Story Number: NNS140213-14Release Date: 2/13/2014 6:40:00 PM
By Lt. Timothy Hawkins, Submarine Group 2 Public Affairs
GROTON, Conn. (NNS) -- Attack submarine USS Virginia (SSN 774) returned home to Groton, Conn., Feb. 13 after completing a scheduled six-month overseas deployment in the European operating region.
Virginia's crew of more than 130 Sailors departed Groton Aug. 13 to conduct assigned missions in the U.S. 6th Fleet area of responsibility.
U.S. 6th Fleet commander Vice Adm. Phil Davidson lauded the ship's operational performance in a message to the crew Feb. 7.
"You were the go-to boat for the most high-priority, challenging tasking," wrote Davidson. "You can be very proud of a job well done."
Virginia is the first ship in the Navy's newest class of next-generation attack submarines. She was commissioned in 2004 and completed her maiden overseas deployment in 2010.
The crew made port calls to Norway, Scotland and England during the submarine's second overseas deployment.
"The timing of this deployment meant that we were apart from our families for the Thanksgiving and holiday season, making us even more aware of the reason we volunteer to serve," said Cmdr. Steve Antcliff, Virginia's commanding officer.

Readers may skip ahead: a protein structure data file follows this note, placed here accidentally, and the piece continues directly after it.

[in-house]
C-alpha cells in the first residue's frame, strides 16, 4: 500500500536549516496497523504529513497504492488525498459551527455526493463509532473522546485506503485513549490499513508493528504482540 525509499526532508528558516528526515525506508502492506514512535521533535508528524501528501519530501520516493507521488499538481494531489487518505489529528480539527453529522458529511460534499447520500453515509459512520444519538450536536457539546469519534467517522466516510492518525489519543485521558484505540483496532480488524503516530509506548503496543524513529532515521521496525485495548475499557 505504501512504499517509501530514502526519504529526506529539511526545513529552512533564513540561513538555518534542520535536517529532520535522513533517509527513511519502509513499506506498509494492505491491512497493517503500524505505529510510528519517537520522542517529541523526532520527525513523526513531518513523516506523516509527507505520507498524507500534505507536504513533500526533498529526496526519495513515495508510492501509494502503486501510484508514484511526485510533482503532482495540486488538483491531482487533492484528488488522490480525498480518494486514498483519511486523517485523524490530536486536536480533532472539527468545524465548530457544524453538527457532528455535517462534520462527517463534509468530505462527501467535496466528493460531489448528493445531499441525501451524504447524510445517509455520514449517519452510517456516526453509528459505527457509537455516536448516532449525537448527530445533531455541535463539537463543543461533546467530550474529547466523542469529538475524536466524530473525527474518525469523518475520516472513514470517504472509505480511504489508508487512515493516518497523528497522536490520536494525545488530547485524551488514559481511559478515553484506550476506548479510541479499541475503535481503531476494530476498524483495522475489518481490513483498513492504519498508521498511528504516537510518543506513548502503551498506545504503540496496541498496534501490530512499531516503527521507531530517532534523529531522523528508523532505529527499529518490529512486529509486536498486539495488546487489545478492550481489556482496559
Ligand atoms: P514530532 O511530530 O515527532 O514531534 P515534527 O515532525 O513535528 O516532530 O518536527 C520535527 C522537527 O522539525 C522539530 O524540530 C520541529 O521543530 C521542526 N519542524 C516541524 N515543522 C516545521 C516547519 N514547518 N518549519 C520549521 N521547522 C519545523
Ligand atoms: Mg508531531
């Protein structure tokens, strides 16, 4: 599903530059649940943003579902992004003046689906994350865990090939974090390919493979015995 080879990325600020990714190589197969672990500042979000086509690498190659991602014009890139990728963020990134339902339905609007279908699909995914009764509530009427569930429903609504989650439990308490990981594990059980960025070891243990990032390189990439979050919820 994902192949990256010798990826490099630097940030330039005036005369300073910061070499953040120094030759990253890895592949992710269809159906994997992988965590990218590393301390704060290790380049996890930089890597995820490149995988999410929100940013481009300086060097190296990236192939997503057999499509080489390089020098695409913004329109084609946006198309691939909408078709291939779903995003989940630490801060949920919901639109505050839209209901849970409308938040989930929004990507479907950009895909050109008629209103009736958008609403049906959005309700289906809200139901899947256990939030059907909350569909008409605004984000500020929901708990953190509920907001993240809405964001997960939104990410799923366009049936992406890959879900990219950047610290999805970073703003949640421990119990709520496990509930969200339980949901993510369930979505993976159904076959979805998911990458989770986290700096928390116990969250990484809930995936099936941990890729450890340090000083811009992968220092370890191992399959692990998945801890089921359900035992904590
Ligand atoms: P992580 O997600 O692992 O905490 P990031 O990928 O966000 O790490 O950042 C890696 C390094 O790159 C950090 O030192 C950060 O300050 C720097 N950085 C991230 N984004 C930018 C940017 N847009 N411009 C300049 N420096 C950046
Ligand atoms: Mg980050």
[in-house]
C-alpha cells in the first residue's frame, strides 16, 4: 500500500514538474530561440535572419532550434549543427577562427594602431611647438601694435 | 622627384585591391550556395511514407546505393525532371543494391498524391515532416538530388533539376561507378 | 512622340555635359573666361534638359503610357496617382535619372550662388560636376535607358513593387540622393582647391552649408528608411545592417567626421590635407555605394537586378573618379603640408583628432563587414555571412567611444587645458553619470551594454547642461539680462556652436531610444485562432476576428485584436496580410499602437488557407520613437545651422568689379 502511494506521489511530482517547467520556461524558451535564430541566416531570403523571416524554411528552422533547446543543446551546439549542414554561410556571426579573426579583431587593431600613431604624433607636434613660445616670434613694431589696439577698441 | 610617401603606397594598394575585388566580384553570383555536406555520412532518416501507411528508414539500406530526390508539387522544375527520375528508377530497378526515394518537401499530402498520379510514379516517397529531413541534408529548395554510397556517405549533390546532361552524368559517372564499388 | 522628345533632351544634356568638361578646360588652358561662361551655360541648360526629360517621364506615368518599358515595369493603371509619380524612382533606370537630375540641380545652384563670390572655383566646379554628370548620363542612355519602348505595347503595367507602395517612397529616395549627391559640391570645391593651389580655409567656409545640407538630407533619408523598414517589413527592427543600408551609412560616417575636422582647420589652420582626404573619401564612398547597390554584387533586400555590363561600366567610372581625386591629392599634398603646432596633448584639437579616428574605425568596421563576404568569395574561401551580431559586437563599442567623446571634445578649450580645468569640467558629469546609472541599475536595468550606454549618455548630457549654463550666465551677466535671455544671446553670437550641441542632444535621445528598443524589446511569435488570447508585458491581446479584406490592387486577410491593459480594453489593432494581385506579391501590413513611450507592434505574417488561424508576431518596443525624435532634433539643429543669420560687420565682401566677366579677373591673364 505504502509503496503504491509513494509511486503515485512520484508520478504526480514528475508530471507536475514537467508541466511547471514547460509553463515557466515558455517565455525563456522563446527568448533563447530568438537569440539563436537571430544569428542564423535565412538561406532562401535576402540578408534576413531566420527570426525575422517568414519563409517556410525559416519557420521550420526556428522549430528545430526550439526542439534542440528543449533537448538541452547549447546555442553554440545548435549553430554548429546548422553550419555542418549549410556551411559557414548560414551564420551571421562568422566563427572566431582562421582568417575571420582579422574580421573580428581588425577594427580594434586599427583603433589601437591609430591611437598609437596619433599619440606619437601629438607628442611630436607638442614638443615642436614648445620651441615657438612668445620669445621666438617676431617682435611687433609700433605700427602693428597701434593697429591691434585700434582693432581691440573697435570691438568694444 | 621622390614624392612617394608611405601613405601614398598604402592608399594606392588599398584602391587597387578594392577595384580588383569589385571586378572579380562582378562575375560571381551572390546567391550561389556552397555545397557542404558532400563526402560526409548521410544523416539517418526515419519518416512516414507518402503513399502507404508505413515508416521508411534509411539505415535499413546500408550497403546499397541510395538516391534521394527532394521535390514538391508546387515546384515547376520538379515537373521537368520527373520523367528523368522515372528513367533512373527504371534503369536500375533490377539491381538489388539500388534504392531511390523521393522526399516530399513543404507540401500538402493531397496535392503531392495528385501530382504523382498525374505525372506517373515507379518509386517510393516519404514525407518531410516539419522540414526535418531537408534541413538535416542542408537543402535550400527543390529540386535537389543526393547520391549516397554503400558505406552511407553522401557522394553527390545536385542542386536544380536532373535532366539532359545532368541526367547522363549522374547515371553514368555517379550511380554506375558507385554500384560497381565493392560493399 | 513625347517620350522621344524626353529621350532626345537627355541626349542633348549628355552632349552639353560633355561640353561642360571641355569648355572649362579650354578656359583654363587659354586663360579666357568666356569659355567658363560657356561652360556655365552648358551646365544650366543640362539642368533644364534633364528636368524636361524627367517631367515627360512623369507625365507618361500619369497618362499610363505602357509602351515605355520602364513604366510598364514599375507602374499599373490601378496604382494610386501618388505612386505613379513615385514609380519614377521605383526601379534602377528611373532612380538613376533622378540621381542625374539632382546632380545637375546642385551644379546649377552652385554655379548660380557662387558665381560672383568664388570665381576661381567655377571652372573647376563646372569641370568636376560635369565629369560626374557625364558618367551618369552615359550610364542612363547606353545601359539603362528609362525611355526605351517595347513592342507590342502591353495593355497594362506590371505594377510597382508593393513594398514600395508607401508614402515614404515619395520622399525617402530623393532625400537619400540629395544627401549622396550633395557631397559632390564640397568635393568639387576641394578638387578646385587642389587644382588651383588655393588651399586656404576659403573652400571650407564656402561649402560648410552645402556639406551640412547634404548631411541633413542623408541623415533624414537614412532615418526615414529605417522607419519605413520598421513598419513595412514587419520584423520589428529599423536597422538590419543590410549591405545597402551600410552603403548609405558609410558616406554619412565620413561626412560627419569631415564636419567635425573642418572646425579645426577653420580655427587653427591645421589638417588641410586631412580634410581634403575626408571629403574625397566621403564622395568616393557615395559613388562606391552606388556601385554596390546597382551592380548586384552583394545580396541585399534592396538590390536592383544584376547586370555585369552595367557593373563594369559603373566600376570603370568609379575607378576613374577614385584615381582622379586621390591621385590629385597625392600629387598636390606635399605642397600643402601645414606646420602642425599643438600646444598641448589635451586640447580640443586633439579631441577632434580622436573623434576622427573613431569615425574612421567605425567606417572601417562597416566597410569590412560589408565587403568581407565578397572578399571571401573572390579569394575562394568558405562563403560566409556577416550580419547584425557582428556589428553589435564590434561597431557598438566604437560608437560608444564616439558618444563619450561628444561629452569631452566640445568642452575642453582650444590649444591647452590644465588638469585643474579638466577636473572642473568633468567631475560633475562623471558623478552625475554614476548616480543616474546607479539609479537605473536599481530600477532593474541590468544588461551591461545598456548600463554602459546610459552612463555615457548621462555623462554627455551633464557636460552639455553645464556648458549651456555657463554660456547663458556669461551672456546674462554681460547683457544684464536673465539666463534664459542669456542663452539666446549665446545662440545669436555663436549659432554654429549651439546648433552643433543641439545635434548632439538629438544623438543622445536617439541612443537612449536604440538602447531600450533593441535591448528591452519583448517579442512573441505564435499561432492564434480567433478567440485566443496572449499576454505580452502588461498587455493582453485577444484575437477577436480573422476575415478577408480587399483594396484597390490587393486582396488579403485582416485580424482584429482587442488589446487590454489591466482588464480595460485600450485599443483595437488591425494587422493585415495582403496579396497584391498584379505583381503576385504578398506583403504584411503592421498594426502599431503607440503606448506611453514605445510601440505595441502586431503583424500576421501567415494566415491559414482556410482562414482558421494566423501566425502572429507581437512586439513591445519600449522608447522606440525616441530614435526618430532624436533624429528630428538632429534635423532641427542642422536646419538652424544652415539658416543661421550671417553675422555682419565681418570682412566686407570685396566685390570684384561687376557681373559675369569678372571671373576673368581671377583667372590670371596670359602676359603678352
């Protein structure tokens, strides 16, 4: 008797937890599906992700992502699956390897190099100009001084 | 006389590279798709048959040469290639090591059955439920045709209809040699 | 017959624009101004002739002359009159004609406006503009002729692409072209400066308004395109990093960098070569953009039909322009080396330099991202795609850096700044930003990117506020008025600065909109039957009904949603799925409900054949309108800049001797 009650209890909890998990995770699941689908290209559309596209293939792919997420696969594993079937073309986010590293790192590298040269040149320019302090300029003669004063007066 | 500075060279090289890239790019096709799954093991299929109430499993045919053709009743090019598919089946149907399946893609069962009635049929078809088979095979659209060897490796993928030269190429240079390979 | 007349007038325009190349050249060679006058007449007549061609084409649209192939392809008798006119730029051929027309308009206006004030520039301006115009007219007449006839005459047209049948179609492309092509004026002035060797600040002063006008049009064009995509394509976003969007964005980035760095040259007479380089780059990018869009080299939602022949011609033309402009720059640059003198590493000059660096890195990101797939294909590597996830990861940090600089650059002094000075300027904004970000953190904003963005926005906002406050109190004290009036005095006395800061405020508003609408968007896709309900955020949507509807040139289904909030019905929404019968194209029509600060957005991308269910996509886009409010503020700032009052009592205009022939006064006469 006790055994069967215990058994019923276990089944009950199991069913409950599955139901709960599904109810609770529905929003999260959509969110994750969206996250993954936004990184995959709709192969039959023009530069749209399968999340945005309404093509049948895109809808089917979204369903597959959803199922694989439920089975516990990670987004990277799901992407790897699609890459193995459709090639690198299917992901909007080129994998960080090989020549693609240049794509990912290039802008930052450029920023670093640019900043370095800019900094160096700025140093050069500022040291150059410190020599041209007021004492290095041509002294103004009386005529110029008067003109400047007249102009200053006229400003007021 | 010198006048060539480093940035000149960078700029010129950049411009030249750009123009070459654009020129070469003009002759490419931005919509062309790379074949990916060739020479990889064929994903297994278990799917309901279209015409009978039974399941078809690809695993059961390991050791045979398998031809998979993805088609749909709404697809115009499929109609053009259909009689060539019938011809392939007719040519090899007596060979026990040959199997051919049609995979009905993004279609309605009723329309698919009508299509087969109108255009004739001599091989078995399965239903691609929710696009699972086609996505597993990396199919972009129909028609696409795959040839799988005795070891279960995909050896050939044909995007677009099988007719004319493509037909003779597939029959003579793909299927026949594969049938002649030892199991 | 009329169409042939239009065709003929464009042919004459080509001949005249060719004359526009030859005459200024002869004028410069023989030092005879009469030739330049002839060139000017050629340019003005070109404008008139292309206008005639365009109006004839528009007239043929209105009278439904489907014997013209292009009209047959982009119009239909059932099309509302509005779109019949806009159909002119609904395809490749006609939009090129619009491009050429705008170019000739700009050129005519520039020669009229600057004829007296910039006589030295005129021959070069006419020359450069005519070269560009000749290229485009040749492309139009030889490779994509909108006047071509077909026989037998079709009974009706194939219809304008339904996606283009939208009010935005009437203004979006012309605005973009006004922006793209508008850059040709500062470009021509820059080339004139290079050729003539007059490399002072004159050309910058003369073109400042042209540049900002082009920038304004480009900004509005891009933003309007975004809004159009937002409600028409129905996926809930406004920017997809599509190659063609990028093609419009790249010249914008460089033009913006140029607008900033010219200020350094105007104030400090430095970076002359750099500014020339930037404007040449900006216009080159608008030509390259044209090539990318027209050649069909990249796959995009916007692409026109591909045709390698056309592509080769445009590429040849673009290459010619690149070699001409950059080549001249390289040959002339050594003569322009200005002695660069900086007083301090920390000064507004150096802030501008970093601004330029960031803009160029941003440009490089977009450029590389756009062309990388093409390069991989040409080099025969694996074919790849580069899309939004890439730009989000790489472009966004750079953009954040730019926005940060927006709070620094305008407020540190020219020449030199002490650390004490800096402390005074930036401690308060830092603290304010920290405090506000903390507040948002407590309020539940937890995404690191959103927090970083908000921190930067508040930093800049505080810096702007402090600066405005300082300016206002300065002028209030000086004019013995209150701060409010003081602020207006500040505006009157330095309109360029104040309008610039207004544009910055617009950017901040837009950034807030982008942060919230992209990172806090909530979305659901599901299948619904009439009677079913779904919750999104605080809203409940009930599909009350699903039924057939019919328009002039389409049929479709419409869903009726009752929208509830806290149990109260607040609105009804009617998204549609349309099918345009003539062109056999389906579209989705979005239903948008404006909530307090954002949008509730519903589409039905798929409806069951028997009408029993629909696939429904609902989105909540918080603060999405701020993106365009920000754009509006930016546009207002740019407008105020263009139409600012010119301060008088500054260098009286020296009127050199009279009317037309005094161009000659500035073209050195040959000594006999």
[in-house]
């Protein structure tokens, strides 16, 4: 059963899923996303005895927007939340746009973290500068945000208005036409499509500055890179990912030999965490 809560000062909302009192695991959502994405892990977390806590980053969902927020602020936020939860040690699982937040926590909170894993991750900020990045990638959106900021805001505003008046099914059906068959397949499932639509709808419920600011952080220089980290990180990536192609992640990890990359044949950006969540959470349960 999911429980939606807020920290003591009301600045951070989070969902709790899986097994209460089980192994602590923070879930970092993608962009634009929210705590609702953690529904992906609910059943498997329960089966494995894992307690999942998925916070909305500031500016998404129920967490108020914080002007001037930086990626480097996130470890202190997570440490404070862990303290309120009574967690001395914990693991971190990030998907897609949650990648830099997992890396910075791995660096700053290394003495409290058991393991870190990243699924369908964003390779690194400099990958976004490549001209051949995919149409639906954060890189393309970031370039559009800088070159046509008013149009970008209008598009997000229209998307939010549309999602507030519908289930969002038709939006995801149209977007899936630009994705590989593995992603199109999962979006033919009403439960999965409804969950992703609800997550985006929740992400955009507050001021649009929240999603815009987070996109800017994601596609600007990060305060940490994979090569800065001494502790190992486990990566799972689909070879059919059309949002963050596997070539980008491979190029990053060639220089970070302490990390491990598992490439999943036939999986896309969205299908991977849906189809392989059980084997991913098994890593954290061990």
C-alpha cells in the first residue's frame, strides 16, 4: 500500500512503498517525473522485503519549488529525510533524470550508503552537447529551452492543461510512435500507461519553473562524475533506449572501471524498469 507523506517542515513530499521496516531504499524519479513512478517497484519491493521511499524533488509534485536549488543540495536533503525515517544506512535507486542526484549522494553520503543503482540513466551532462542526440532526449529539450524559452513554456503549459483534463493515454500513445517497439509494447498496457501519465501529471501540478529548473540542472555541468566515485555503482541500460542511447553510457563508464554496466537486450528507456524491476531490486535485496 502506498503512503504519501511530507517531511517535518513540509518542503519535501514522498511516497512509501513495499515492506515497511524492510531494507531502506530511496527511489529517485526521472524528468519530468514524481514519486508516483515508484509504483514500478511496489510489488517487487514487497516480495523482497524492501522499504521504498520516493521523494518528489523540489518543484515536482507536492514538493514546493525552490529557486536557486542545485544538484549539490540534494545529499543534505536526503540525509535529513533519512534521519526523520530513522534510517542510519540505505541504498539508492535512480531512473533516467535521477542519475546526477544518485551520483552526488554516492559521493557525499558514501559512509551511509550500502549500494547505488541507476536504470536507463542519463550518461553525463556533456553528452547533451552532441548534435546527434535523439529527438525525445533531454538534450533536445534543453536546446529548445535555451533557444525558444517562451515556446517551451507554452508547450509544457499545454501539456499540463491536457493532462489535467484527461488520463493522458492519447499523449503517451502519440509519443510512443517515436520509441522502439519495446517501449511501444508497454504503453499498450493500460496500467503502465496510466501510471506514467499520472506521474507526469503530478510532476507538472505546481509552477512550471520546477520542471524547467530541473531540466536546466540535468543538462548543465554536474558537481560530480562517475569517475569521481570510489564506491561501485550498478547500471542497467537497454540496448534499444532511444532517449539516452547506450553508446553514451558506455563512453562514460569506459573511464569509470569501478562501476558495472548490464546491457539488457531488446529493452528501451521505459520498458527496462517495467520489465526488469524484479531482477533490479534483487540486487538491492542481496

This was Antcliff's fifth deployment in a 23-year Navy career. He assumed command of Virginia last February.
"The crew's exceptional training, hard work, and the support of our families made this deployment a success," Antcliff said.
He said the crew's spouses are the "real heroes" because they remained resilient while Sailors operated at sea.
Now that the crew has returned, six babies, including a set of twin girls, are meeting their dads for the first time. Assigned missions prevented the five proud fathers from making it back home sooner.
USS Virginia is equipped to attack targets ashore with highly accurate Tomahawk cruise missiles and conduct covert long-term surveillance of land areas, littoral waters and other sea-based forces.
She can also perform anti-submarine and anti-ship warfare, deliver and support special forces, and conduct mine delivery and minefield mapping operations.
The 377-foot-long vessel is capable of diving to depths greater than 800 feet and operating at speeds in excess of 25 knots when submerged.
For more news from Commander Submarine Group 2, visit www.navy.mil/local/Subgru2/.